was particularly bitter cold that night. Ed wrapped his coat tighter
around him and pulled his stocking cap down over his ears. He picked up
his pace to get to his destination before the snow started to fall.
When he entered the door, he was immediately welcomed. Ed noted the familiar faces were all gathered again and he returned the hearty greetings he received from each. The air smelled of cinnamon and Christmas carols played in the background. He took his usual place at the table, his coffee cup was filled and his shaking cold hands warmed as he wrapped them around the mug. A plate of muffins and slices of cheese sat before him, and after the leader opened in prayer, Ed ate his fill, as he always knew he was welcome to do.
The topic for the evening was Fellowship with a study of Acts 2: 42-47. Ed heard “…they broke bread in their homes and ate together with glad and sincere hearts, praising God and enjoying the favor of all the people.” He thought about all the homes he had lived in over the years and how he had rarely felt fellowship nor trust with other people. His heart was indeed glad for this place and he felt at home amidst the people here.
When it was time to leave, the leader led an open prayer time when anyone could participate. Ed rarely felt comfortable praying aloud at any time, but tonight he took his turn, saying, “Father in heaven, thank you for the blessing I feel when I come to this place week after week, where I am welcomed and people know my name. Thank you for the warmth here and what is shared. I praise your Name, Amen.”
Afterward, he went into the bathroom, washed his hands and face but carefully avoided looking in the mirror. As he put on his coat and cap to depart, the leader brought over a full grocery sack to take with him, and Ed gratefully accepted it, nodding his appreciation and assuring her he would return the following week. He turned and headed back out into the night, clutching the sack to his chest for protection against the wind and snow.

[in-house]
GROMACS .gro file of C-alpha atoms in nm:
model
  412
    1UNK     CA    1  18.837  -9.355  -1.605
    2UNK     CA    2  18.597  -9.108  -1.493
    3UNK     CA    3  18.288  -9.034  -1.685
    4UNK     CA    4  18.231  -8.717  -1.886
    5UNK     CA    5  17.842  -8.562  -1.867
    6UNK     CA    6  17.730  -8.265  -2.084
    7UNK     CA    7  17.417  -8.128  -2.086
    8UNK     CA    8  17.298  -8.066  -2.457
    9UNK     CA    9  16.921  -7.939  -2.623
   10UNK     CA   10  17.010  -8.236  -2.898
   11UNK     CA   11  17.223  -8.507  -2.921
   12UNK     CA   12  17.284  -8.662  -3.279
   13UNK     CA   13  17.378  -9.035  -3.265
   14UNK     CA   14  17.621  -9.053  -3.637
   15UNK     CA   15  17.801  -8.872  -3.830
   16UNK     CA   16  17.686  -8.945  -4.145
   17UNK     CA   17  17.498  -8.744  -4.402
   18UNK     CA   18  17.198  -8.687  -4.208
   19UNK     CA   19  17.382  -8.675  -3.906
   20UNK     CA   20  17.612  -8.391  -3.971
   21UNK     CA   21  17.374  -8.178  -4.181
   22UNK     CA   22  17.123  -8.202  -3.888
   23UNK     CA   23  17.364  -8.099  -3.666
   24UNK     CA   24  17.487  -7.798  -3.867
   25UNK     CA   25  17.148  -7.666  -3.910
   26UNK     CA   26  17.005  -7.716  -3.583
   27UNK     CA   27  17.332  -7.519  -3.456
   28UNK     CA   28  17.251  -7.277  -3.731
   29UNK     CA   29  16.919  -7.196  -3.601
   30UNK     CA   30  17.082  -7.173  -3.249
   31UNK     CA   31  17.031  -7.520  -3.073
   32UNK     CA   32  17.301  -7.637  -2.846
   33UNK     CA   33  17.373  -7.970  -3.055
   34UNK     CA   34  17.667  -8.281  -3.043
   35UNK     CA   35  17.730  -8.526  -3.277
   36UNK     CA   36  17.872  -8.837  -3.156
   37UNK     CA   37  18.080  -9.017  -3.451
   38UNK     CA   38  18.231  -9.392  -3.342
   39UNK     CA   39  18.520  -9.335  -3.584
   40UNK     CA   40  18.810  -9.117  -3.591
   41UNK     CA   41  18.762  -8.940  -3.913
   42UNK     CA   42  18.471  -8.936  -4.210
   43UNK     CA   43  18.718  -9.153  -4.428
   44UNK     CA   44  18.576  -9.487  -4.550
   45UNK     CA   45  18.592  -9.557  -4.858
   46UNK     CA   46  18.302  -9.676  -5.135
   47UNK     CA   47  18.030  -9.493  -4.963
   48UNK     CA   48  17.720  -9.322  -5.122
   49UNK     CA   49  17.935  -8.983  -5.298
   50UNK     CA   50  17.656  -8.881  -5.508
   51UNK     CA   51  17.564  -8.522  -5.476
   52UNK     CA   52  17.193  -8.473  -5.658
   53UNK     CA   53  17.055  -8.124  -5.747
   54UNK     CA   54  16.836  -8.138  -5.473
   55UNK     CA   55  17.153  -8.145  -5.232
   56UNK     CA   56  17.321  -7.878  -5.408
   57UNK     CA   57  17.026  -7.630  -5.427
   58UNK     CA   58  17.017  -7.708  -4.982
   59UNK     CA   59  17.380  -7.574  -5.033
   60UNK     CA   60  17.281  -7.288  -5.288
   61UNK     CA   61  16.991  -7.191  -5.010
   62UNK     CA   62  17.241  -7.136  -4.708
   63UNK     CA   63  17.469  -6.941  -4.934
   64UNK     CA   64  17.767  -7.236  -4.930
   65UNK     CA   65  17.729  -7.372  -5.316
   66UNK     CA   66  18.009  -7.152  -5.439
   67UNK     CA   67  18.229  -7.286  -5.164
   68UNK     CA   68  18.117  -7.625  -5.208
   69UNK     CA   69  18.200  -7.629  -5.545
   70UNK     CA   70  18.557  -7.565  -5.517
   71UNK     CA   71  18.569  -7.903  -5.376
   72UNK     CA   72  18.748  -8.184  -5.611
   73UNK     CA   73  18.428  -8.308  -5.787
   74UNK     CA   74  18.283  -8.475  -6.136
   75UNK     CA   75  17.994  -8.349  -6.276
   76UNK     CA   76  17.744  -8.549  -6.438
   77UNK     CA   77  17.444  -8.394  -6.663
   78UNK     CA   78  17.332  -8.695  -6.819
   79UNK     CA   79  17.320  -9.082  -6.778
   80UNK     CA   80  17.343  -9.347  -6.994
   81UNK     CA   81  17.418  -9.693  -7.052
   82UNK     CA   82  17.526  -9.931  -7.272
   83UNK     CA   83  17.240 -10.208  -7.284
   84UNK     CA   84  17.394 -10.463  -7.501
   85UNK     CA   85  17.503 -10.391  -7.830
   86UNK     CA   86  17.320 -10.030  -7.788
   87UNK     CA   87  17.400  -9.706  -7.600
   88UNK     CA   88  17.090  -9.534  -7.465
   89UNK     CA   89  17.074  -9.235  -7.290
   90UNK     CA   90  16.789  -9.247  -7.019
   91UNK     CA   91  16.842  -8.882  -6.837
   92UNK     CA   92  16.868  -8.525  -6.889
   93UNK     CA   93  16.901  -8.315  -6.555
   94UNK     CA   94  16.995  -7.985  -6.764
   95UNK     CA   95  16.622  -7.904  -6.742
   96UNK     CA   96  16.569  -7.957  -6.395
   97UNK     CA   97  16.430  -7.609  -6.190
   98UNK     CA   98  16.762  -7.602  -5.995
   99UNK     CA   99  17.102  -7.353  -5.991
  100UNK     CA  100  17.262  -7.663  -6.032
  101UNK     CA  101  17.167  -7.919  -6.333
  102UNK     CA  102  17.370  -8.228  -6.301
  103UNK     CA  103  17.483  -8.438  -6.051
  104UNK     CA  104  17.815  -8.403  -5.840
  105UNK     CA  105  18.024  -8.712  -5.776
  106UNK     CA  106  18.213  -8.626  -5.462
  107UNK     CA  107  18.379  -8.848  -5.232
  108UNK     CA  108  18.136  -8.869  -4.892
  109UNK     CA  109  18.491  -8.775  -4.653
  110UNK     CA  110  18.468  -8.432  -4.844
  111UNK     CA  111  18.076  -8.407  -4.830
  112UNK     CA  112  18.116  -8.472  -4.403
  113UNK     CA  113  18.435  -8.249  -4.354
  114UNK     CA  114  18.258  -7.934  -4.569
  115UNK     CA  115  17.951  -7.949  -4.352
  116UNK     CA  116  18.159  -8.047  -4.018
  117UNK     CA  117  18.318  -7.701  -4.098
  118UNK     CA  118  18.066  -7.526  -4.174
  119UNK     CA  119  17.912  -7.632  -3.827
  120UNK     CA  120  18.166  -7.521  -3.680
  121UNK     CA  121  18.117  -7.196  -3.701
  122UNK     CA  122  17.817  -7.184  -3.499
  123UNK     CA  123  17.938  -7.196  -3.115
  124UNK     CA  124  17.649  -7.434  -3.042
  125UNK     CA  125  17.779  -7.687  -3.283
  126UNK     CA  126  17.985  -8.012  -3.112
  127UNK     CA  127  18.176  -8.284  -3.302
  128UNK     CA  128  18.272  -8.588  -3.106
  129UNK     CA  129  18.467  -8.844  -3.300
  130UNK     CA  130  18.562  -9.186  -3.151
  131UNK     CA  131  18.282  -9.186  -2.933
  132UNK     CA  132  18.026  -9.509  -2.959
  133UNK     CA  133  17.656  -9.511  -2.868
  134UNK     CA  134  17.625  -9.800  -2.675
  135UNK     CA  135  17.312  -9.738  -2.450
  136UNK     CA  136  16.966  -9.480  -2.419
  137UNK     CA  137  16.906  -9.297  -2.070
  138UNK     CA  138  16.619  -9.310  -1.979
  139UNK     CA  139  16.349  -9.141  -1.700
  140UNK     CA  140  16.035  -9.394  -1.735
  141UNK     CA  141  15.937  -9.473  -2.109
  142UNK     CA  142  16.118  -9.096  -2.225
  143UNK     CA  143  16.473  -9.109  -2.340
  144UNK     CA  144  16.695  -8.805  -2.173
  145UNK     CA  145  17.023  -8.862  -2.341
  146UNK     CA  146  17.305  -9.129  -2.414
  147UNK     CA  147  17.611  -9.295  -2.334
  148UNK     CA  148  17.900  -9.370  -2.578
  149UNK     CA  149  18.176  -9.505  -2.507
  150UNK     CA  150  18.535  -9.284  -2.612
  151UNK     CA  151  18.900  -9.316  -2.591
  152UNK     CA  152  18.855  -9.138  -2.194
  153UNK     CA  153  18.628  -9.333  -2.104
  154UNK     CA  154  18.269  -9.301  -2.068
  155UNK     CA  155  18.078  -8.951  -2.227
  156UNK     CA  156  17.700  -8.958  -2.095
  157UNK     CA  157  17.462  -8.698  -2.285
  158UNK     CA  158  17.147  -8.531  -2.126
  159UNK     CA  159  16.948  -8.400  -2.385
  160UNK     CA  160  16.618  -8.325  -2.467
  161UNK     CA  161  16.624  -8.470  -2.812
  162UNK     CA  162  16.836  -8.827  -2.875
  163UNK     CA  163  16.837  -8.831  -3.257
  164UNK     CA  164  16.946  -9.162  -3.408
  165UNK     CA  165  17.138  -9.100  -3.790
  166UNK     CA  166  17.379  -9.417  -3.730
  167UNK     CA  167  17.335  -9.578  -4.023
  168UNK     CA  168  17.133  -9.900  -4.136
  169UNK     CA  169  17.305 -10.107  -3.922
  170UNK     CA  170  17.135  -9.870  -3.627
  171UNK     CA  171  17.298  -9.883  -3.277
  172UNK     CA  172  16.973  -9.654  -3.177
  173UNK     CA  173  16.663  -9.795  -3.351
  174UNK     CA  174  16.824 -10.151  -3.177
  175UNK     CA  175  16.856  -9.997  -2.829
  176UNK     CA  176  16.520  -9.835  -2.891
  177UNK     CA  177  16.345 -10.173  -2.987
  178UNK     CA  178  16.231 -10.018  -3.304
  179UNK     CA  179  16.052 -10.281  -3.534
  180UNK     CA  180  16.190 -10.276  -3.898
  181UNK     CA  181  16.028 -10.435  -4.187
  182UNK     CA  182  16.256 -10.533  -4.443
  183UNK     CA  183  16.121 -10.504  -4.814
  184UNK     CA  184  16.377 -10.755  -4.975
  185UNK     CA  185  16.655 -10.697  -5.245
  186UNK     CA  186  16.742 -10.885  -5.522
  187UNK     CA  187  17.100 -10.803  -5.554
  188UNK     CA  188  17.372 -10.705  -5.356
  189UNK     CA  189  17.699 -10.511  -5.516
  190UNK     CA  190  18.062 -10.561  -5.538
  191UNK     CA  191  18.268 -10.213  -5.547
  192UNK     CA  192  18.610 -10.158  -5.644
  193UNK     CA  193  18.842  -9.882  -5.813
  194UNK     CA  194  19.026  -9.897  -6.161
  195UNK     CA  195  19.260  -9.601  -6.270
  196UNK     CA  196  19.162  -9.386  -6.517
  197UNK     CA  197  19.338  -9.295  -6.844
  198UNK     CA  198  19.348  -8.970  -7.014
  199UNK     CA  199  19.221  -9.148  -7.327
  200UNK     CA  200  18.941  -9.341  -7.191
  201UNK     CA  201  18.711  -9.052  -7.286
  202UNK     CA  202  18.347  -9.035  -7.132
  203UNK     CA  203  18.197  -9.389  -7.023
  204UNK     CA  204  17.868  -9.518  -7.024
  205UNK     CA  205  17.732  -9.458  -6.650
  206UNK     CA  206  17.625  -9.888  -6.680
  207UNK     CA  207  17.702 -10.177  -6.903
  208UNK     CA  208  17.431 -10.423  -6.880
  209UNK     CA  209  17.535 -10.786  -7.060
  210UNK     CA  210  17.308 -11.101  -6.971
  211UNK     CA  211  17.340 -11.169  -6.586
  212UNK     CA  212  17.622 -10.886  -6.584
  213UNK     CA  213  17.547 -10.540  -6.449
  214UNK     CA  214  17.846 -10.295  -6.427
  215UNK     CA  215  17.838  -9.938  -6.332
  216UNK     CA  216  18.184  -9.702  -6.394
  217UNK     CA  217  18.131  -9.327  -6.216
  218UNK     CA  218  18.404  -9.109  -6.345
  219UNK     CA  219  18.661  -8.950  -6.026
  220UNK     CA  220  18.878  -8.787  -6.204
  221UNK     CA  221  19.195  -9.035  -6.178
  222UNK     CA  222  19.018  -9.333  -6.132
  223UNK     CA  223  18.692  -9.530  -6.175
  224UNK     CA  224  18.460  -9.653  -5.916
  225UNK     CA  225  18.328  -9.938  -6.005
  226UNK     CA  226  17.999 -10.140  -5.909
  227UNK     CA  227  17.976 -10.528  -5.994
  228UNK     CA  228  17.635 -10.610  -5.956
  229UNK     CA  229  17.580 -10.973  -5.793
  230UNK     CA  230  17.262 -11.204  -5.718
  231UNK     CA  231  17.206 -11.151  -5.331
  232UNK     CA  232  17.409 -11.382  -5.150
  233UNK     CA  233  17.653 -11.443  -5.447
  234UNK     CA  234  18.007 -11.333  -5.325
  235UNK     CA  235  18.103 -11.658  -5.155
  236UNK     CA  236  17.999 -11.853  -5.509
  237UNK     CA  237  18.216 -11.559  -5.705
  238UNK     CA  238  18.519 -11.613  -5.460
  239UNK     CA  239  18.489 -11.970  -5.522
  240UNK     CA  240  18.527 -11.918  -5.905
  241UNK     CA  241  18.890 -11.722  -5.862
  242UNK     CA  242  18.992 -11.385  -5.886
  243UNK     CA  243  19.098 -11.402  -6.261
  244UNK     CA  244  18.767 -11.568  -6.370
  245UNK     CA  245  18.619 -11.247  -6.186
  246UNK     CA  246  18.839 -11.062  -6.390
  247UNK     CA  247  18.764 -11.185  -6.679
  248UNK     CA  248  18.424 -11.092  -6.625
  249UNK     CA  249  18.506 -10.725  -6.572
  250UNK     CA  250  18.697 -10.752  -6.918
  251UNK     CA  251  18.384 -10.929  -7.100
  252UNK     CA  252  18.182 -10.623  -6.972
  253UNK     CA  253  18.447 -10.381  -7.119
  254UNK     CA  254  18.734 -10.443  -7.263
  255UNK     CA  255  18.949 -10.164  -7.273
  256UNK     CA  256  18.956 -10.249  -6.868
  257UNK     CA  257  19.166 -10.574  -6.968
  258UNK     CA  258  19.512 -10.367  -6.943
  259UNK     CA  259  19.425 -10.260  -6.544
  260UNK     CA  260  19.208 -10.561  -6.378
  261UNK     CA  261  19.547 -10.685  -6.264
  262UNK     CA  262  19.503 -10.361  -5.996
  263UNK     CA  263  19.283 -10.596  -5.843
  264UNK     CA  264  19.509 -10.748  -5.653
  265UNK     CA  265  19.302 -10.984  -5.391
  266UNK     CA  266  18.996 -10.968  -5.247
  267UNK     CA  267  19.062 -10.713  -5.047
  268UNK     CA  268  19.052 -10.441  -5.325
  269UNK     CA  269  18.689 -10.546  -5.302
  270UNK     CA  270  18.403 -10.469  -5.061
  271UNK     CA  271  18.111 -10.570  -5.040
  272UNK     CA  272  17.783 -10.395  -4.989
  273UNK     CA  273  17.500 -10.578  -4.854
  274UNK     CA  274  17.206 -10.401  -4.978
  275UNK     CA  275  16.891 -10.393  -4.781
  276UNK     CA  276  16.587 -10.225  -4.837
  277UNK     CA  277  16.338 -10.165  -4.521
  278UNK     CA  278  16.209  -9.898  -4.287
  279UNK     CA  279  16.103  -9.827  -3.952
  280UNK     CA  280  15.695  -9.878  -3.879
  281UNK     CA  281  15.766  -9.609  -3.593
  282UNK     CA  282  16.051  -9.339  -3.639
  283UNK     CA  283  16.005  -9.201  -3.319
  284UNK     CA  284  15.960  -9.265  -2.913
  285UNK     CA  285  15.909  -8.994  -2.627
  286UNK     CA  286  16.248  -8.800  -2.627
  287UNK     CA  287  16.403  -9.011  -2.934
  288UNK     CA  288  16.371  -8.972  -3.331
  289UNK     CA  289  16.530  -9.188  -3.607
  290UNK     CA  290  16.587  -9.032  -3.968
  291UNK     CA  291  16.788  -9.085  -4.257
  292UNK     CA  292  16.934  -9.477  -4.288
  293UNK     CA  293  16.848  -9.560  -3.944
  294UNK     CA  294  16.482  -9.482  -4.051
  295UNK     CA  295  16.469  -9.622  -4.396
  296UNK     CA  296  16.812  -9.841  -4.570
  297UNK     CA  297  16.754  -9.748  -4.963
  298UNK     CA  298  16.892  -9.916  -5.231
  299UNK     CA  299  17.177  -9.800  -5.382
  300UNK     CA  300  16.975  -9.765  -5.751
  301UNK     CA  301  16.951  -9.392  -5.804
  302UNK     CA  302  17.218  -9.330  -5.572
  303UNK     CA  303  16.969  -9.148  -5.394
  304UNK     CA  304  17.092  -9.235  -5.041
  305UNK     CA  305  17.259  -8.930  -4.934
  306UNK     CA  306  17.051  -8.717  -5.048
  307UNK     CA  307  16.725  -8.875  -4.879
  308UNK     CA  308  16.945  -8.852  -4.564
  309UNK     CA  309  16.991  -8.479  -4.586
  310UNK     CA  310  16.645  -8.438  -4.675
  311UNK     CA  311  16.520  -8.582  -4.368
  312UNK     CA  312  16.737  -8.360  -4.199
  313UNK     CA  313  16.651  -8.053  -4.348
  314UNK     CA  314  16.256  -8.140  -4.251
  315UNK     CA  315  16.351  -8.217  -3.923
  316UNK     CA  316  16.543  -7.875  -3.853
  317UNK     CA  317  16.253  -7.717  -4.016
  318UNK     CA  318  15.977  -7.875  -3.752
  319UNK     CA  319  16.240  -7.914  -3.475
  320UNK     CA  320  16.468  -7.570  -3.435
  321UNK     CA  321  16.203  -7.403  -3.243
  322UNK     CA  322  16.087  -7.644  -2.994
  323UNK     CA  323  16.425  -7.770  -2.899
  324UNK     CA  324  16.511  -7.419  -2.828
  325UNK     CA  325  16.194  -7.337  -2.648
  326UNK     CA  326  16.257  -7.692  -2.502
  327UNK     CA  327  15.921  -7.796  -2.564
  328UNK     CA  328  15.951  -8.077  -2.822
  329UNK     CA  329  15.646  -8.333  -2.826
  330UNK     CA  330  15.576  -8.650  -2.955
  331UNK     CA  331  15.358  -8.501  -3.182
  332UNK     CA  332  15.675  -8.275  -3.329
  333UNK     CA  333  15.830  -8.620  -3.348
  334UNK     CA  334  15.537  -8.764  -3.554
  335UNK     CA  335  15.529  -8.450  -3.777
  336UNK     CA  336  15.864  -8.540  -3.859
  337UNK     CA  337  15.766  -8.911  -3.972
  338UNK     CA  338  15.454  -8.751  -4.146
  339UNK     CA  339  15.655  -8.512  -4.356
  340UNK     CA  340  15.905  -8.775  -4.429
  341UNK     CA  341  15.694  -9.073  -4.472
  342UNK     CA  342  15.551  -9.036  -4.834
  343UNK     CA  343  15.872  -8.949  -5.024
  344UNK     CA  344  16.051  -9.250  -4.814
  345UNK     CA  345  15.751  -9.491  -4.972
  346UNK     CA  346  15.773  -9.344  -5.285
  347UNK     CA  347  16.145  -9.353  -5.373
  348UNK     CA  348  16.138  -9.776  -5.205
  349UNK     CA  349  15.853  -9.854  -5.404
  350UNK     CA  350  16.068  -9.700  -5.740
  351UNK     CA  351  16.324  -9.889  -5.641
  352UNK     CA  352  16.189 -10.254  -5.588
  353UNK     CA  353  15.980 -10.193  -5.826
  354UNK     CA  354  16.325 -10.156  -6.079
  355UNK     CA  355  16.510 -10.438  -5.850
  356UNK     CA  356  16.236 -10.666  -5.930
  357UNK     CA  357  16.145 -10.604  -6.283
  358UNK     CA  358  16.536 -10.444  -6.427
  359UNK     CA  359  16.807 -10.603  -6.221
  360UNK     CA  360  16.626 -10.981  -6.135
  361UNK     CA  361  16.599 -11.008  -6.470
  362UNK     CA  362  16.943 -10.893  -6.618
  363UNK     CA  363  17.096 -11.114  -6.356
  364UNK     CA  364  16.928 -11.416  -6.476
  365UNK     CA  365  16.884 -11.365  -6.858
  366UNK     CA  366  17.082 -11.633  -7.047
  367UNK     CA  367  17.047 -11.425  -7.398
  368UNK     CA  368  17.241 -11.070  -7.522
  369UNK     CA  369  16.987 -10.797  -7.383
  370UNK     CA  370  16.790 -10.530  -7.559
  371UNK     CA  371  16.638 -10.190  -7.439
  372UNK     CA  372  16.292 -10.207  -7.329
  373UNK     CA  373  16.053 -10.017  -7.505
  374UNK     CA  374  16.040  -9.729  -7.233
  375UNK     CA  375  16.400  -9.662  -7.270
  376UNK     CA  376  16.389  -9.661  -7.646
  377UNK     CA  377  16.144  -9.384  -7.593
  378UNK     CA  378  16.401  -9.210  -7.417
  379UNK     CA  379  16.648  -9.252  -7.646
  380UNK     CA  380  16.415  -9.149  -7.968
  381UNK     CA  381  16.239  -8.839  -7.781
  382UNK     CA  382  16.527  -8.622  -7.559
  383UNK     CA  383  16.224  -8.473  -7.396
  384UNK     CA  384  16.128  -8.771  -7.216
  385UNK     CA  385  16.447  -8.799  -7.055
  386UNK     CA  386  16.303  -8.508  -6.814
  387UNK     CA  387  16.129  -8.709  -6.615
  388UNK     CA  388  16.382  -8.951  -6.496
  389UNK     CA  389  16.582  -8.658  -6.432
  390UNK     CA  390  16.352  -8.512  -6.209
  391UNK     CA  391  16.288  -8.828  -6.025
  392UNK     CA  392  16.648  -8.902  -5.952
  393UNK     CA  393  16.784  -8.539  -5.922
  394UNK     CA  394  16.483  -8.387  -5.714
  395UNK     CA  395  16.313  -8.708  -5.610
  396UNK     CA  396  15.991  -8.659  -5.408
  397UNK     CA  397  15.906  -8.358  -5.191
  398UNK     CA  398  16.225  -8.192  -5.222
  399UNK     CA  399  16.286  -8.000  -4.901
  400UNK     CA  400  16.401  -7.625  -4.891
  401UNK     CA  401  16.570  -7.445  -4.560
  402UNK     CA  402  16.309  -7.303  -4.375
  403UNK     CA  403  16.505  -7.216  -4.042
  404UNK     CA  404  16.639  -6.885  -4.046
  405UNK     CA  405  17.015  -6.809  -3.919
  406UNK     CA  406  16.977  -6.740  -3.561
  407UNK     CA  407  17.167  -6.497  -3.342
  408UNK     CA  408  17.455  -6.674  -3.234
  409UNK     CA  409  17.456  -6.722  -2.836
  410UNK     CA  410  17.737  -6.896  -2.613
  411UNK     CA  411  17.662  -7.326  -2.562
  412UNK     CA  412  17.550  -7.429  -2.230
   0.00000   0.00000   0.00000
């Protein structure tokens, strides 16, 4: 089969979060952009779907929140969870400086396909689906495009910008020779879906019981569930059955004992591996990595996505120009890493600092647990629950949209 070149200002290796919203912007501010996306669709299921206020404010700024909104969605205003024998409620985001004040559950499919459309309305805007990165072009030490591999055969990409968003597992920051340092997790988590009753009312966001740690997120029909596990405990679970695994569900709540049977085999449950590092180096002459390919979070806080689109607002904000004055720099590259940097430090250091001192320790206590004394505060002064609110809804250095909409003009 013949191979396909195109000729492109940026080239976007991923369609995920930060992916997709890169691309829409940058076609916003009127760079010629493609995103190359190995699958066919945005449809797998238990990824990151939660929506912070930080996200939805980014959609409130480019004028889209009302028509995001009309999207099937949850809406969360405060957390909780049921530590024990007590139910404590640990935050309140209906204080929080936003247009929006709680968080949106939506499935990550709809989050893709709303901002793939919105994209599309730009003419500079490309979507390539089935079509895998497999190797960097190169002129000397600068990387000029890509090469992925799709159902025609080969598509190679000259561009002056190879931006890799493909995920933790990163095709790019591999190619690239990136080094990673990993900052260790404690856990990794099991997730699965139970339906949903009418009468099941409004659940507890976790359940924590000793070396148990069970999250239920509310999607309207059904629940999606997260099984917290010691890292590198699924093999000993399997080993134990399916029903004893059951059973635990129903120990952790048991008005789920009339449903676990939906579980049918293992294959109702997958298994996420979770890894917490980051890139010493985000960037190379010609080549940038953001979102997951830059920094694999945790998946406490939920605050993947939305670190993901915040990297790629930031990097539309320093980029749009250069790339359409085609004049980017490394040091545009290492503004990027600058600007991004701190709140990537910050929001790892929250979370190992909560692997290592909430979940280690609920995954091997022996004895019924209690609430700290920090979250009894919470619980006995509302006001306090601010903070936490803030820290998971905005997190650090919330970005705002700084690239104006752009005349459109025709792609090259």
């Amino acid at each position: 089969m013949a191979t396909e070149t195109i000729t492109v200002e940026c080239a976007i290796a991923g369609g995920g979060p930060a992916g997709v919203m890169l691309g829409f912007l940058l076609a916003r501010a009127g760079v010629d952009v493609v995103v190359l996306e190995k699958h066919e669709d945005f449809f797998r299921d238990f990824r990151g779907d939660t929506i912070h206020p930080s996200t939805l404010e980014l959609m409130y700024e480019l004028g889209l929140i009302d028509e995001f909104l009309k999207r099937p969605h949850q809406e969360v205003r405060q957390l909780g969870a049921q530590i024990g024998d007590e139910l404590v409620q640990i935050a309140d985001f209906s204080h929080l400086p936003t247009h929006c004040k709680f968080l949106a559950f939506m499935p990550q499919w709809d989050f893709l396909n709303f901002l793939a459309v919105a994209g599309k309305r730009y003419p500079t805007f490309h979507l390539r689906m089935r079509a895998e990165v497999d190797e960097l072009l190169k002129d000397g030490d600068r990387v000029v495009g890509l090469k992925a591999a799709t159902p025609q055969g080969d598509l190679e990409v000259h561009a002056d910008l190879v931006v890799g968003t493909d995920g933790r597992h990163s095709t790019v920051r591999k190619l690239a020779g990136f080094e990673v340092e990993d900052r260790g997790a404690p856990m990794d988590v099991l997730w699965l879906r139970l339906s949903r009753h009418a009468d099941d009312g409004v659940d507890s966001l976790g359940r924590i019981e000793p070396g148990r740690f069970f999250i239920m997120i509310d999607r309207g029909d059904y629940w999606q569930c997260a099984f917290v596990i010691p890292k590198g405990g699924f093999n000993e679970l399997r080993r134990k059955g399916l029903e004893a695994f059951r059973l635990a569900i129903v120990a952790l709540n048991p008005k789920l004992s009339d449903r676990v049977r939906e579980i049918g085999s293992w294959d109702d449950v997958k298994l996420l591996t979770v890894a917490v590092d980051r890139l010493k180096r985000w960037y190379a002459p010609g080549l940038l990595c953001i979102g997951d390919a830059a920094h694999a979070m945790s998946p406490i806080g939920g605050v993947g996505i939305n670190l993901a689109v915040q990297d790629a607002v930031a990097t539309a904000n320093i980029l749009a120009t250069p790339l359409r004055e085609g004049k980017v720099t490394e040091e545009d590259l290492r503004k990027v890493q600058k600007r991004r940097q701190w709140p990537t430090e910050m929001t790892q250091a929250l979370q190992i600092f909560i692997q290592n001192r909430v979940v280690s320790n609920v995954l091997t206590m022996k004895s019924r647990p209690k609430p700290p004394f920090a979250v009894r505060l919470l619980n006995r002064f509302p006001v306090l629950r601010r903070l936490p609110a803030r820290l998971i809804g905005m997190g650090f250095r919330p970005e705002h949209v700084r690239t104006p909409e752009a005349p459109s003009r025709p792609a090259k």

He walked 20 minutes and turned a corner to head downhill beyond the street lights into the dark, his eyes adjusting as he went. He approached his home, opened the door he had made himself and put down his sack containing bread, a block of cheese, cans of soup, several oranges and apples and a bar of soap. Crawling in, he was aware how thin cardboard was against the winter wind. He reached into a box next to him, and felt for the bottle that he knew was almost empty. It was very tempting, but he knew the warmth in that bottle lasted only a short time, and then he would only be colder than before. It occurred to him few things in his life were a sure thing.
He pulled his sleeping bag up around his head and burrowed deep inside, aware the warmth of the coffeehouse fellowship was still deep in his bones. A line from a Christmas carol floated in his mind: “sleep in heavenly peace…”. Closing his eyes, he prayed sleep would come to him quickly as he lay wrapped against the elements, inside the humblest of dwellings. It was the sleep of the Baby without a crib for a bed, who came to bring us all home.
~~in tribute to the ministries of the Three Tree Coffeehouse and Church on the Street in Bellingham, Washington
written for www.faithwriters.com writing challenge on the topic "Home Groups"